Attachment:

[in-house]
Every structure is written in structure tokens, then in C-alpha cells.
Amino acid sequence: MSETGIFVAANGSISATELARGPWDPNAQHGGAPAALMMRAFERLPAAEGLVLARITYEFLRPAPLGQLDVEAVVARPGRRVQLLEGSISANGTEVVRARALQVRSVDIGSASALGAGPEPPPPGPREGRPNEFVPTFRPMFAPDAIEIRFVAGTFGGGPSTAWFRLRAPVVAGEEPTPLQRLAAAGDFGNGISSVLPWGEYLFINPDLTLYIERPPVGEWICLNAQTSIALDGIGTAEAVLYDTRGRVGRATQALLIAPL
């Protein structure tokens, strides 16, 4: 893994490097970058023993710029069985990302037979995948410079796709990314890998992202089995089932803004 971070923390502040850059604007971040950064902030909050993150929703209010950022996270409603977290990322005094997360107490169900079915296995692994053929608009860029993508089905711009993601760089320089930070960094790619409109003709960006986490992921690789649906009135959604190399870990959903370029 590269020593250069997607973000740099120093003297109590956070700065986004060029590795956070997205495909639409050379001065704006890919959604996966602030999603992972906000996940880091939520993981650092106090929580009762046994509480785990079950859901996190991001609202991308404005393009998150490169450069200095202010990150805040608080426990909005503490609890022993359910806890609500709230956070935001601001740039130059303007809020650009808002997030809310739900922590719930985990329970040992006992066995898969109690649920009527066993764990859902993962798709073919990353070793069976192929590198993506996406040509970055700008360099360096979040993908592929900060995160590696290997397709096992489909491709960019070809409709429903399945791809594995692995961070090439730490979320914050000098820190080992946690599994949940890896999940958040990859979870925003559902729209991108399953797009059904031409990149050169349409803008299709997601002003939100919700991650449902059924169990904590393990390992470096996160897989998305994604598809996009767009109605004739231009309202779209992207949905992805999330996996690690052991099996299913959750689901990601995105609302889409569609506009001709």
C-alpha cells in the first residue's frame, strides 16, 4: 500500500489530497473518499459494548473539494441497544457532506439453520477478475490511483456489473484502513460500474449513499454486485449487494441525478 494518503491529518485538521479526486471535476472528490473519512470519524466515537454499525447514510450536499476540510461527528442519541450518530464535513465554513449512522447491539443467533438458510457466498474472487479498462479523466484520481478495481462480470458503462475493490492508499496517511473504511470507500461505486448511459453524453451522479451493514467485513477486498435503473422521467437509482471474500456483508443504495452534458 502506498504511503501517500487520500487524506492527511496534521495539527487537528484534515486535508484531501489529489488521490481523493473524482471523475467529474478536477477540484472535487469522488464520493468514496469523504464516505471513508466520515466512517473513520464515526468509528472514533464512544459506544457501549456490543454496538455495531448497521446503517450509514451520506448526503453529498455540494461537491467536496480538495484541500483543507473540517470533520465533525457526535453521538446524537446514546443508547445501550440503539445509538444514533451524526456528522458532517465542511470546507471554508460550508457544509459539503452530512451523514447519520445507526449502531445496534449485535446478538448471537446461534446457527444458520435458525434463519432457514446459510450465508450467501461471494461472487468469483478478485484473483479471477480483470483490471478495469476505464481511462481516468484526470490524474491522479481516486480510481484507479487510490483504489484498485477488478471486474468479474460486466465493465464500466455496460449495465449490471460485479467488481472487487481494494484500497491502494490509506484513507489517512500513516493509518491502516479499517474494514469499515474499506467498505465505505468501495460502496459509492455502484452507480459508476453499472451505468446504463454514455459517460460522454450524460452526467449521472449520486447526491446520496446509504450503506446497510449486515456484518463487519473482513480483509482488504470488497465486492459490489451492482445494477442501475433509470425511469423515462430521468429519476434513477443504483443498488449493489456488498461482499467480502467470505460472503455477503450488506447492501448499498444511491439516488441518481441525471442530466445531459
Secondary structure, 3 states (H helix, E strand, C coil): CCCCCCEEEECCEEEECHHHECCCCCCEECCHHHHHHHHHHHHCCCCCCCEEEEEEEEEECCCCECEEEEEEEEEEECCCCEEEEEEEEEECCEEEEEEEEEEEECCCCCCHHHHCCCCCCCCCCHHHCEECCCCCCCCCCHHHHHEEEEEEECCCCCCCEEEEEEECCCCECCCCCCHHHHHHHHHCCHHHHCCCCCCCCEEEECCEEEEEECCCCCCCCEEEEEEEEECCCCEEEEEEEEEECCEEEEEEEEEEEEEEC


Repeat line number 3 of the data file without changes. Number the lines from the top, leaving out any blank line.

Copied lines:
Amino acid sequence: MSETGIFVAANGSISATELARGPWDPNAQHGGAPAALMMRAFERLPAAEGLVLARITYEFLRPAPLGQLDVEAVVARPGRRVQLLEGSISANGTEVVRARALQVRSVDIGSASALGAGPEPPPPGPREGRPNEFVPTFRPMFAPDAIEIRFVAGTFGGGPSTAWFRLRAPVVAGEEPTPLQRLAAAGDFGNGISSVLPWGEYLFINPDLTLYIERPPVGEWICLNAQTSIALDGIGTAEAVLYDTRGRVGRATQALLIAPL